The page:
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Title: Blog by Novelist William S. Frankl, MD

Geoffrey Chaucer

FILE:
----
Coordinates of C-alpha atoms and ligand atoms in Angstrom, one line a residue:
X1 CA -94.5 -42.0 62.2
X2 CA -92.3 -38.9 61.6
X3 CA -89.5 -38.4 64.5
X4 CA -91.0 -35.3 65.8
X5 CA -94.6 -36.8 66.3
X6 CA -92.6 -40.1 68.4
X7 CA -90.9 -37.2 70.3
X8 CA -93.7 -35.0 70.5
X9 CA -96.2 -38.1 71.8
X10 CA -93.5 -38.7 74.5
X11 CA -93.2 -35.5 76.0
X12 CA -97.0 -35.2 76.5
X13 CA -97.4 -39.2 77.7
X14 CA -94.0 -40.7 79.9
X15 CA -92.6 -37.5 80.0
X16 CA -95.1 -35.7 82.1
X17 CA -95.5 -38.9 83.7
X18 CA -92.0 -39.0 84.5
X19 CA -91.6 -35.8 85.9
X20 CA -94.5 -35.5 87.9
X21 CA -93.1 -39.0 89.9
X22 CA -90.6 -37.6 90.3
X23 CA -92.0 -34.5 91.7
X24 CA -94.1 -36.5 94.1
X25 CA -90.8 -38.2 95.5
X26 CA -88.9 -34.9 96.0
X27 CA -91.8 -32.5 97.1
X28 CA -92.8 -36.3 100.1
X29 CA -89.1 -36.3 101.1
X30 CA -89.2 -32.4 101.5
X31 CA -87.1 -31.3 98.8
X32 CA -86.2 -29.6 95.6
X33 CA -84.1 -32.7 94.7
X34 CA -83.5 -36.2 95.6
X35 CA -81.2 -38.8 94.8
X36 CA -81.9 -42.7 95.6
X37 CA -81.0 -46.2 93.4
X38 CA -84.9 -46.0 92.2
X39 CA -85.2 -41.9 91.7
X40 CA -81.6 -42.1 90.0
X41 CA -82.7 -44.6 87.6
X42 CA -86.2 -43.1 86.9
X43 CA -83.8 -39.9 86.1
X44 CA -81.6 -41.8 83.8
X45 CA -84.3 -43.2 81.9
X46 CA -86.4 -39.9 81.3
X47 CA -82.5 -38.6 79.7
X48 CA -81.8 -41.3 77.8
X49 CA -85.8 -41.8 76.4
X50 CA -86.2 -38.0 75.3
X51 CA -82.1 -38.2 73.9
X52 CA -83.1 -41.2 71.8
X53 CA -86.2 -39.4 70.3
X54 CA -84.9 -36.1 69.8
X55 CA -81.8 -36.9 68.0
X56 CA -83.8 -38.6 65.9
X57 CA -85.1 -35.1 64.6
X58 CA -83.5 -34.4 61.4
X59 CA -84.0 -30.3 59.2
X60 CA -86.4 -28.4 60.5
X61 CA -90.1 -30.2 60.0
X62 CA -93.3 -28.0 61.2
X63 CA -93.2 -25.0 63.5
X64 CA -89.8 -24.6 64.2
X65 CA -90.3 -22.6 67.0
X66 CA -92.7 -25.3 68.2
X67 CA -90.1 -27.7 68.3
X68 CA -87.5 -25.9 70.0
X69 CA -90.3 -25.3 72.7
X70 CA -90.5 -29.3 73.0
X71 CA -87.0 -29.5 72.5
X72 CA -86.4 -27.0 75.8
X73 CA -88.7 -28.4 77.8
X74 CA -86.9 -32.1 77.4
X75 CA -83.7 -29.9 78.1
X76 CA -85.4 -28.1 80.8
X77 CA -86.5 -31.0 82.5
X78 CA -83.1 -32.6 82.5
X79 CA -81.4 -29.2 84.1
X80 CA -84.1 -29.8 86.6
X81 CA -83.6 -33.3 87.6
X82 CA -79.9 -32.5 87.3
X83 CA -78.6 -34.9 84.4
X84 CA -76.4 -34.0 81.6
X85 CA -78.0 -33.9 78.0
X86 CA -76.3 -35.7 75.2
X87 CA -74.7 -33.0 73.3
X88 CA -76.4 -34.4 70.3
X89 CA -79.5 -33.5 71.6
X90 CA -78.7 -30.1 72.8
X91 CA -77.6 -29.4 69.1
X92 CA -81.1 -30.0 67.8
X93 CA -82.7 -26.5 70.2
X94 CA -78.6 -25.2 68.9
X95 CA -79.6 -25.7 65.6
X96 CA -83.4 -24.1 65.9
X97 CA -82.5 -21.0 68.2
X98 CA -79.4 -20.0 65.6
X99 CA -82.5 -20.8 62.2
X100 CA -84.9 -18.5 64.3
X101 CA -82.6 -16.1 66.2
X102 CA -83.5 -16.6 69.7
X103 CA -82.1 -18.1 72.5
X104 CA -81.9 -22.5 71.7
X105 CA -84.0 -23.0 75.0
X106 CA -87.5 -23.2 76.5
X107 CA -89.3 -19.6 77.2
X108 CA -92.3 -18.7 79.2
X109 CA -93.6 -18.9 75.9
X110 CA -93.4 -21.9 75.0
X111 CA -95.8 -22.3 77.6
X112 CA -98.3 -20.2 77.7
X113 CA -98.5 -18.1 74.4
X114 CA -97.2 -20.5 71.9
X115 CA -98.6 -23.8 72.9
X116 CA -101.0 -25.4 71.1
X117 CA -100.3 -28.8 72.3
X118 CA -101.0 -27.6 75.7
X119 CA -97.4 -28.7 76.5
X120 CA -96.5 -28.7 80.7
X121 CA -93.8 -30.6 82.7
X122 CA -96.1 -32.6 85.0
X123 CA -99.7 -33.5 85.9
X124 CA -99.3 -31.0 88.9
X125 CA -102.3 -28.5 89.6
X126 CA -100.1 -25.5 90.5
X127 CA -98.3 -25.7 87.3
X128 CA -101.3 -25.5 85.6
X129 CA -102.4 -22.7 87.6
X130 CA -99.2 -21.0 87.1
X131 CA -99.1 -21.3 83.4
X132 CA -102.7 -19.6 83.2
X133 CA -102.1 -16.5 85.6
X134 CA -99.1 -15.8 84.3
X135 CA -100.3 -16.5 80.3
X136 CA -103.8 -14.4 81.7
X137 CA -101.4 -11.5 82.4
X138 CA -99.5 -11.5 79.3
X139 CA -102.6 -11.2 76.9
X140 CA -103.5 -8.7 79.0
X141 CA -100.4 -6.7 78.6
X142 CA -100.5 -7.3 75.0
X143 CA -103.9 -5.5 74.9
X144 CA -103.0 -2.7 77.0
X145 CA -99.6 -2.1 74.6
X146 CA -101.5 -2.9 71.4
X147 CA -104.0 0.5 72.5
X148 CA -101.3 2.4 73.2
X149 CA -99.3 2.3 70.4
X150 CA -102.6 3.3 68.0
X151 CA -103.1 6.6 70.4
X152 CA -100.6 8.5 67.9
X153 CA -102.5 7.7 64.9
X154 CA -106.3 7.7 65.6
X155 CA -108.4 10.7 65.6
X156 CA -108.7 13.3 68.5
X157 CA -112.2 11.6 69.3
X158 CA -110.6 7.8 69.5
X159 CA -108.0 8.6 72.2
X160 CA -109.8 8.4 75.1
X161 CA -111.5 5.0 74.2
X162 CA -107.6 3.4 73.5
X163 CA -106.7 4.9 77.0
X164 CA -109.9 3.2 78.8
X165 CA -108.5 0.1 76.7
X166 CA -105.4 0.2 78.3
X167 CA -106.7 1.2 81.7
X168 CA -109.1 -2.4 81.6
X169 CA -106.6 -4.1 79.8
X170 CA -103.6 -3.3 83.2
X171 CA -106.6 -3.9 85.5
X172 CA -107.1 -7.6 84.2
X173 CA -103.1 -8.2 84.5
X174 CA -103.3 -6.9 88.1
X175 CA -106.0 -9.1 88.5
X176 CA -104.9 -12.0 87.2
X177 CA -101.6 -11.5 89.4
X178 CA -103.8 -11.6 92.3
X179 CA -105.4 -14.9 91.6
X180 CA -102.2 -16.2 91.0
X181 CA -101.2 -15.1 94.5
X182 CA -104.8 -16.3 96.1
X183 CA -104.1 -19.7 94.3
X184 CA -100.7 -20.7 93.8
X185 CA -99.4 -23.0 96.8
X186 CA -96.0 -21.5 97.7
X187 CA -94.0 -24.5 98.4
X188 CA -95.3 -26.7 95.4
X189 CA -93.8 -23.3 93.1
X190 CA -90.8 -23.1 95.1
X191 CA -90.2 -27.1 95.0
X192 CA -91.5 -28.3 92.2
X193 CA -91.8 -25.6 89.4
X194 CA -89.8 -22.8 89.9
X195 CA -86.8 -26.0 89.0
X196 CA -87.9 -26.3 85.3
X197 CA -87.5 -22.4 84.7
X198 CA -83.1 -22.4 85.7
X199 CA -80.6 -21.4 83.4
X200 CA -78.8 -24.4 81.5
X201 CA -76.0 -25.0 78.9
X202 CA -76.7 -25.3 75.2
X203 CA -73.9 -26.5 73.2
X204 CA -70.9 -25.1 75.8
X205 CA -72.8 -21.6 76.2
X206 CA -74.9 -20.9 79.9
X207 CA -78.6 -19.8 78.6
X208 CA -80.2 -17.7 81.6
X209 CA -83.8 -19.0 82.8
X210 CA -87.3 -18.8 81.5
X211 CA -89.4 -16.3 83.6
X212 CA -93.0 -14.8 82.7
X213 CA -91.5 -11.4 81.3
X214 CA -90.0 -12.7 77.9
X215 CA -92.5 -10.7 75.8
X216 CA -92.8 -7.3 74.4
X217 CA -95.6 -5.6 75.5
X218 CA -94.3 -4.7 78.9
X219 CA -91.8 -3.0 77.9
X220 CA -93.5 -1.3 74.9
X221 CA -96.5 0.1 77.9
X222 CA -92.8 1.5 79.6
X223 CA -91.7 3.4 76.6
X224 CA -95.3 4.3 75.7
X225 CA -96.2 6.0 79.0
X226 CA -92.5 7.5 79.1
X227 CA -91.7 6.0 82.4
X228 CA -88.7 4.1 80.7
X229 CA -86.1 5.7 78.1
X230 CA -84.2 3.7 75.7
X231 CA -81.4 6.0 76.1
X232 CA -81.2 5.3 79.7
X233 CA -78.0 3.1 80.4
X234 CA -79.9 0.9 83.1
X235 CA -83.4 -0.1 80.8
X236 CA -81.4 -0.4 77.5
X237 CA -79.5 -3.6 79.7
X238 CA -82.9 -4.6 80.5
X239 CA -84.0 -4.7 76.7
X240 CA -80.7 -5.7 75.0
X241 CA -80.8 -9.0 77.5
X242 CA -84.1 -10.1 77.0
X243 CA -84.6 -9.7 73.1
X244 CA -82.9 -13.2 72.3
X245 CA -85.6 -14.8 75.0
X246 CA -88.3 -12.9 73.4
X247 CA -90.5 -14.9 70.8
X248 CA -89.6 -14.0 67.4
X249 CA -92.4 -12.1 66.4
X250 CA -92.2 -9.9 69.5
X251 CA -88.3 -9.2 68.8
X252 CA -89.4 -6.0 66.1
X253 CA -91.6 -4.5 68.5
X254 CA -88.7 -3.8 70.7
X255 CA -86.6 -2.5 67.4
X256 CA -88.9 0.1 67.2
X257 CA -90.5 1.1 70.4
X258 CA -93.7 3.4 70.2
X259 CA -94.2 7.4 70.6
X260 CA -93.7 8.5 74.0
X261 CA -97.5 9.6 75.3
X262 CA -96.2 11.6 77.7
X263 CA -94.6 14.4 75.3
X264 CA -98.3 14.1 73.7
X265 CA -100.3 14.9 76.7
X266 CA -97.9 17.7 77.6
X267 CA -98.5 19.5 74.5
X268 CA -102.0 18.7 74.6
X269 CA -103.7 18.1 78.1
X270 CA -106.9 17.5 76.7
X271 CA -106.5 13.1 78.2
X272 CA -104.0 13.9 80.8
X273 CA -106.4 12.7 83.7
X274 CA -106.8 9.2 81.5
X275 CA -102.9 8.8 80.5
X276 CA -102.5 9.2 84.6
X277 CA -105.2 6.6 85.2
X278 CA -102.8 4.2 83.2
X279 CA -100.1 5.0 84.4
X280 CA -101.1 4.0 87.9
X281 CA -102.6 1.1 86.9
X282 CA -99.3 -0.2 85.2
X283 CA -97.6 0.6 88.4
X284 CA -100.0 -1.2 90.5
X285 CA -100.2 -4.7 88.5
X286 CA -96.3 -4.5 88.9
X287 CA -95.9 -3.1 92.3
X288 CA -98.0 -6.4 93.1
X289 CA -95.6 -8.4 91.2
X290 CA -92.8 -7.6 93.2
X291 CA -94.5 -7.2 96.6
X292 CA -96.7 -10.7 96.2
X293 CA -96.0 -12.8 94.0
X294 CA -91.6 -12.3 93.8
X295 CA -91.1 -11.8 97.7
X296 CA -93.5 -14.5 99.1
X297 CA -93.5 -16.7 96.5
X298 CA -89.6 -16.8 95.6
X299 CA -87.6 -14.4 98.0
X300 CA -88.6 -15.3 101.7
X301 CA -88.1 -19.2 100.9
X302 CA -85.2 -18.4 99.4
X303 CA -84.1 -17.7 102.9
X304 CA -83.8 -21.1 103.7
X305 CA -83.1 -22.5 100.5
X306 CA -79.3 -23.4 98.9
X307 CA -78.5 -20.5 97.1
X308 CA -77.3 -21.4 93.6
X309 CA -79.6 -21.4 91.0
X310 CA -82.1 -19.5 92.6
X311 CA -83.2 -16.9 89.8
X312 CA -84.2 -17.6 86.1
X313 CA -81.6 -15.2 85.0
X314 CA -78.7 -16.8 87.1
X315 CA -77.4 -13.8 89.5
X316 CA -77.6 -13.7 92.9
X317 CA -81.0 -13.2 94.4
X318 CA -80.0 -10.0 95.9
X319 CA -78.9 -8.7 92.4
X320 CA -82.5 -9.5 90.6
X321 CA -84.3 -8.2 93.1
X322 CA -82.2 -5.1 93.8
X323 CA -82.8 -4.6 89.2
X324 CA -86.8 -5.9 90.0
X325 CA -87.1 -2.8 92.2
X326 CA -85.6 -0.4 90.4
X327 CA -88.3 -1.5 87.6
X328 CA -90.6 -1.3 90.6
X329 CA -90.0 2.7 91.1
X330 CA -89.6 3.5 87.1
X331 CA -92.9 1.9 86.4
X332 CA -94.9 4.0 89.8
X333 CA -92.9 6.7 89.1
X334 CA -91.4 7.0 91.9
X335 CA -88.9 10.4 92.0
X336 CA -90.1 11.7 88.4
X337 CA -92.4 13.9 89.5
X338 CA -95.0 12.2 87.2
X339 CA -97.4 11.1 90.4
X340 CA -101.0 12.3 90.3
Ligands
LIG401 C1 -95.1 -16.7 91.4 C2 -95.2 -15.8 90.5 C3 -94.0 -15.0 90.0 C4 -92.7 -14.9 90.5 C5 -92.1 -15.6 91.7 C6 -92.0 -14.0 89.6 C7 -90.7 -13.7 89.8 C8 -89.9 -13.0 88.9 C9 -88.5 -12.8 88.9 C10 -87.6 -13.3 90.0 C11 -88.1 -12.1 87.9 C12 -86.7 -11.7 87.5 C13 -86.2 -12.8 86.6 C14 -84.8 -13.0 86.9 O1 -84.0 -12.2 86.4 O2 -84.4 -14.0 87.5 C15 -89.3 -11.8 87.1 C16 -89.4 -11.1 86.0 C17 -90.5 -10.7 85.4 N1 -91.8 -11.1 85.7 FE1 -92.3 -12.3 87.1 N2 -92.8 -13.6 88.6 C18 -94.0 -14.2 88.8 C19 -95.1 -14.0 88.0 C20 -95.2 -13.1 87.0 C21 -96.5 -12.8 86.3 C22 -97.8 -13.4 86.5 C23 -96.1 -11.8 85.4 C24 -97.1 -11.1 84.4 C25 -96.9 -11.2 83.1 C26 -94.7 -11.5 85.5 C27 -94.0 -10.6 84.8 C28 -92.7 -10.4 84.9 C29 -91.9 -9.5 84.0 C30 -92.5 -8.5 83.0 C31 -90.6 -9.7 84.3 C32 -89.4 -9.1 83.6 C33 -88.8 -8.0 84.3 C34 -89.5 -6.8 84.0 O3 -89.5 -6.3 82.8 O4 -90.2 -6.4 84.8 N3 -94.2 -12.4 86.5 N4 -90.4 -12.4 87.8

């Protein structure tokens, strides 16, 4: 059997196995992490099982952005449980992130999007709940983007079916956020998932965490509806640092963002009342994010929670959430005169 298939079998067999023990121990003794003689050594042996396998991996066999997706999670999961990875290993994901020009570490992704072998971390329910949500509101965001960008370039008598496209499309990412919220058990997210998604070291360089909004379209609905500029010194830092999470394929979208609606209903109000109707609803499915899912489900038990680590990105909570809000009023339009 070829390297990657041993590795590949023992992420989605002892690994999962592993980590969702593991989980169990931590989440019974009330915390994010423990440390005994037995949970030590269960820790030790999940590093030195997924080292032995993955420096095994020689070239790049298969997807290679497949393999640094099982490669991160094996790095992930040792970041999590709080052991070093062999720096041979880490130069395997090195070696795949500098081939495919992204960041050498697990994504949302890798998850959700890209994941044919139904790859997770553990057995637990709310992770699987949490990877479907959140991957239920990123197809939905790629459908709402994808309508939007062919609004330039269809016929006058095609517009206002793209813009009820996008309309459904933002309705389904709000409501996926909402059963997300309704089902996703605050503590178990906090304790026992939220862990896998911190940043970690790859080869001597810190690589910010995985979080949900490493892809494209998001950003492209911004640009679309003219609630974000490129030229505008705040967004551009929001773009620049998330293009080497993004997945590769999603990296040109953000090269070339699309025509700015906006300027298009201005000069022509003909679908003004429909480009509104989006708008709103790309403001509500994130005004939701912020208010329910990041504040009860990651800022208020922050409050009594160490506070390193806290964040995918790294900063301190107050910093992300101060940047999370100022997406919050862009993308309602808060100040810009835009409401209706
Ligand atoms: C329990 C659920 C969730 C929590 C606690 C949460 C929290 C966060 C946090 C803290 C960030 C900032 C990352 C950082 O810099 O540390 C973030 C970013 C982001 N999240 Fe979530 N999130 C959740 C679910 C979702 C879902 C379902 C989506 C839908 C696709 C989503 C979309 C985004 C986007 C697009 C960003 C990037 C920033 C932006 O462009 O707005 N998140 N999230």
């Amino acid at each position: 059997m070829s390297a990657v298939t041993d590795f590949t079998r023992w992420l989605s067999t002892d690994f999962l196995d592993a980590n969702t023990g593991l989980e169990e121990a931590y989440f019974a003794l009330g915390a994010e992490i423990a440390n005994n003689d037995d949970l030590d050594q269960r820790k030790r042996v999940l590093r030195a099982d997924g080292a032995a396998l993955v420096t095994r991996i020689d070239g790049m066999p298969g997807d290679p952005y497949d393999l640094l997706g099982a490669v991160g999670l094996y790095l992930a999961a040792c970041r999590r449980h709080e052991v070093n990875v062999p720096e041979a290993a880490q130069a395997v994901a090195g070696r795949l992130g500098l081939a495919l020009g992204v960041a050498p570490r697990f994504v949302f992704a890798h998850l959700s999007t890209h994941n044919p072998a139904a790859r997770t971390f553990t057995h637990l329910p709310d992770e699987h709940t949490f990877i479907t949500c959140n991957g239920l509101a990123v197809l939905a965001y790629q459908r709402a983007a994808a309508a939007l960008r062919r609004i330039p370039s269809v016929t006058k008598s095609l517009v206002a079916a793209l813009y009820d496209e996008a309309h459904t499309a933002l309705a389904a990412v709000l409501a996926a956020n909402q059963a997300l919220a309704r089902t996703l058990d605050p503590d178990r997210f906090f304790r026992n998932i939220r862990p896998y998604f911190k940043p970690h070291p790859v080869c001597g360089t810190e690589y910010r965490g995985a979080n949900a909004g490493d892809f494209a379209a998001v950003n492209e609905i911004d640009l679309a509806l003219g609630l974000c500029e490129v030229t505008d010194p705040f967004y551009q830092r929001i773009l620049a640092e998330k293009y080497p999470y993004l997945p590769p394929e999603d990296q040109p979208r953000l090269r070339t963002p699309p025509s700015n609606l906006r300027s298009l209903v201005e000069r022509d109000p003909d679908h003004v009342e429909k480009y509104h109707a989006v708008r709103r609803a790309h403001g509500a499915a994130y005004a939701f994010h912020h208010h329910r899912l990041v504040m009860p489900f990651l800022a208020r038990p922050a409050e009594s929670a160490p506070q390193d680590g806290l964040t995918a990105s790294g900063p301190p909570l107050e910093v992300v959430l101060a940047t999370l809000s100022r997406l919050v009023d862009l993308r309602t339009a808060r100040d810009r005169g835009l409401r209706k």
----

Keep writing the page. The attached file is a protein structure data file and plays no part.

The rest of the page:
On July 12 in 1389, King Richard II appointed poet Geoffrey Chaucer to the position of Chief Clerk of the King’s Works in Westminster. Chaucer, the middle-class son of a wine merchant, spent his lifetime associated with aristocracy: as an adolescent, he served as a page for a wealthy household and later fought in France with Edward III, who paid the ransom when Chaucer was captured during a siege. The clerkship came with a significant salary — 30 pounds per year — but a heavy workload: Chaucer supervised the building and maintenance of several royal projects, including the Tower of London and Westminster Palace. Chaucer traveled widely as Clerk, which afforded him the opportunity to meet people across a spectrum of social classes: peasants, nobles, and clergy. Their voices are the narrative cornerstone of Chaucer’s greatest work, The Canterbury Tales, the story of group of pilgrims journeying to St. Thomas Becket’s shrine at Canterbury Cathedral.

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